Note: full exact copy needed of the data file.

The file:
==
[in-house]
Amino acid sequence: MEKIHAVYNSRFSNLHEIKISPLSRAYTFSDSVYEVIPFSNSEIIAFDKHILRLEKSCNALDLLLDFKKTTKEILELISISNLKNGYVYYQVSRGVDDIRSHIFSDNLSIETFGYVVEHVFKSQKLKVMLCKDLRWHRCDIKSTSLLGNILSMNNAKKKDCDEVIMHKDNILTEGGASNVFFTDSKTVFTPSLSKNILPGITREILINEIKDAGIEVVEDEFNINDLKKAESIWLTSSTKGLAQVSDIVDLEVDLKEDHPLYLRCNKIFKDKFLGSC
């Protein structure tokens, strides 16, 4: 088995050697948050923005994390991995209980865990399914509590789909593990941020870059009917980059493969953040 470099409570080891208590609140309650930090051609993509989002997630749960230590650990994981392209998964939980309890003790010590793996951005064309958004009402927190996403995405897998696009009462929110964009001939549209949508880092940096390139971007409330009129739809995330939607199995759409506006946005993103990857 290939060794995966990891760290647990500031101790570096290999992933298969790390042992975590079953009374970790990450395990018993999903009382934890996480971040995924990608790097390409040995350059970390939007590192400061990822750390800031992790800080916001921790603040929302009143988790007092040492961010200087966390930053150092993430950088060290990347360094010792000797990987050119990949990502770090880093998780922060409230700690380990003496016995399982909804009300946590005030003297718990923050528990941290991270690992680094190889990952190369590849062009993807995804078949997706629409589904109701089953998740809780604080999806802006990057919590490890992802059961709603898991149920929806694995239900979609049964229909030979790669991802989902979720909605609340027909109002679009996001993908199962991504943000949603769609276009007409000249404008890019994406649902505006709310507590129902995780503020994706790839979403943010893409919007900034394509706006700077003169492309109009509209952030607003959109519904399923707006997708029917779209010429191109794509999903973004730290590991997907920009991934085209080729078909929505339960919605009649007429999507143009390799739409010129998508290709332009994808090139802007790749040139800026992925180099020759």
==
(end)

[in-house]
Amino acid sequence: MEKIHAVYNSRFSNLHEIKISPLSRAYTFSDSVYEVIPFSNSEIIAFDKHILRLEKSCNALDLLLDFKKTTKEILELISISNLKNGYVYYQVSRGVDDIRSHIFSDNLSIETFGYVVEHVFKSQKLKVMLCKDLRWHRCDIKSTSLLGNILSMNNAKKKDCDEVIMHKDNILTEGGASNVFFTDSKTVFTPSLSKNILPGITREILINEIKDAGIEVVEDEFNINDLKKAESIWLTSSTKGLAQVSDIVDLEVDLKEDHPLYLRCNKIFKDKFLGSC
């Protein structure tokens, strides 16, 4: 088995050697948050923005994390991995209980865990399914509590789909593990941020870059009917980059493969953040 470099409570080891208590609140309650930090051609993509989002997630749960230590650990994981392209998964939980309890003790010590793996951005064309958004009402927190996403995405897998696009009462929110964009001939549209949508880092940096390139971007409330009129739809995330939607199995759409506006946005993103990857 290939060794995966990891760290647990500031101790570096290999992933298969790390042992975590079953009374970790990450395990018993999903009382934890996480971040995924990608790097390409040995350059970390939007590192400061990822750390800031992790800080916001921790603040929302009143988790007092040492961010200087966390930053150092993430950088060290990347360094010792000797990987050119990949990502770090880093998780922060409230700690380990003496016995399982909804009300946590005030003297718990923050528990941290991270690992680094190889990952190369590849062009993807995804078949997706629409589904109701089953998740809780604080999806802006990057919590490890992802059961709603898991149920929806694995239900979609049964229909030979790669991802989902979720909605609340027909109002679009996001993908199962991504943000949603769609276009007409000249404008890019994406649902505006709310507590129902995780503020994706790839979403943010893409919007900034394509706006700077003169492309109009509209952030607003959109519904399923707006997708029917779209010429191109794509999903973004730290590991997907920009991934085209080729078909929505339960919605009649007429999507143009390799739409010129998508290709332009994808090139802007790749040139800026992925180099020759």